Magazine article American Libraries

This Month, 116 Years Ago

Magazine article American Libraries

This Month, 116 Years Ago

Article excerpt

IN MARCH 1885, LIBRARIAN E. C. Richardson of the Theological Seminary of Hartford, Connecticut, was busy accumulating data on religious materials in libraries for a report he was scheduled to present at the forthcoming ALA conference. Although he discovered that most libraries he surveyed owned religious books and periodicals, he decided to submit his final report on the 115 he could find whose primary purpose was functioning as a theological library. On average, he later told ALA conference-goers, these libraries held each and had made "remarkable progress" in the 19th century.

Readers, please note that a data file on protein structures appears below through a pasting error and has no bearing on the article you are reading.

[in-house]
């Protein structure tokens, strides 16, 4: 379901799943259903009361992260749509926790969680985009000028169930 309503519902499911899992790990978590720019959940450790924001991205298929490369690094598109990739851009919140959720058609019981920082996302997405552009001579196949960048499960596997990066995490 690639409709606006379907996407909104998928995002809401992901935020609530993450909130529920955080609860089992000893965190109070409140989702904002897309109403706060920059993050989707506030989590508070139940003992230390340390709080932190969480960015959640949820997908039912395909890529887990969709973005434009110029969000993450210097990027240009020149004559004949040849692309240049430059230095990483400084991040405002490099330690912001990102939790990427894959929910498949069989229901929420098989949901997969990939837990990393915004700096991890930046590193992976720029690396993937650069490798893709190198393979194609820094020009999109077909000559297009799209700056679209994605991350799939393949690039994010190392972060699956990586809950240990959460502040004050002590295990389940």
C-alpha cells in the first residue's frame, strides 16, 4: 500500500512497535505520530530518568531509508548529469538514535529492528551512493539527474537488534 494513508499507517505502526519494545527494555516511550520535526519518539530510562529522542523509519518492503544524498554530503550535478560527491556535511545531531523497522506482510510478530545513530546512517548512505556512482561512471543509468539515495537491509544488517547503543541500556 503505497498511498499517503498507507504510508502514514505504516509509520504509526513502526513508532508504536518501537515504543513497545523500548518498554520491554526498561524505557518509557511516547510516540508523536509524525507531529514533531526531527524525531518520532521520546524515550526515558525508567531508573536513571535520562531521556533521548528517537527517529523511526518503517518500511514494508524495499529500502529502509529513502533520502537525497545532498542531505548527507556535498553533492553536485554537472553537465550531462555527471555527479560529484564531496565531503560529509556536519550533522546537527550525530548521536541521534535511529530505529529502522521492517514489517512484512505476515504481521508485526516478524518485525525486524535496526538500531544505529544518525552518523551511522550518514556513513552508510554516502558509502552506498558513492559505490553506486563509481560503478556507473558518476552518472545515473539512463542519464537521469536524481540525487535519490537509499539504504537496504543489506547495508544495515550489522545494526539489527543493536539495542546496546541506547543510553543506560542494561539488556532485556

I'm not sure I agree with Richardson's use of the word "remarkable," however, even for 1885. At least through the Enlightenment period, religious materials comprised the vast majority of Western library collections. The earliest temples preserved scores of sacred texts on tablets and scrolls, and secured their collections in sequestered temple space. In medieval monasteries, a group of monks handpicked for their calligraphic and artistic skills labored diligently in scriptoria during daylight hours (no naked flames allowed!) to copy hundreds of treasured religious narratives that were then added to monastery libraries. …

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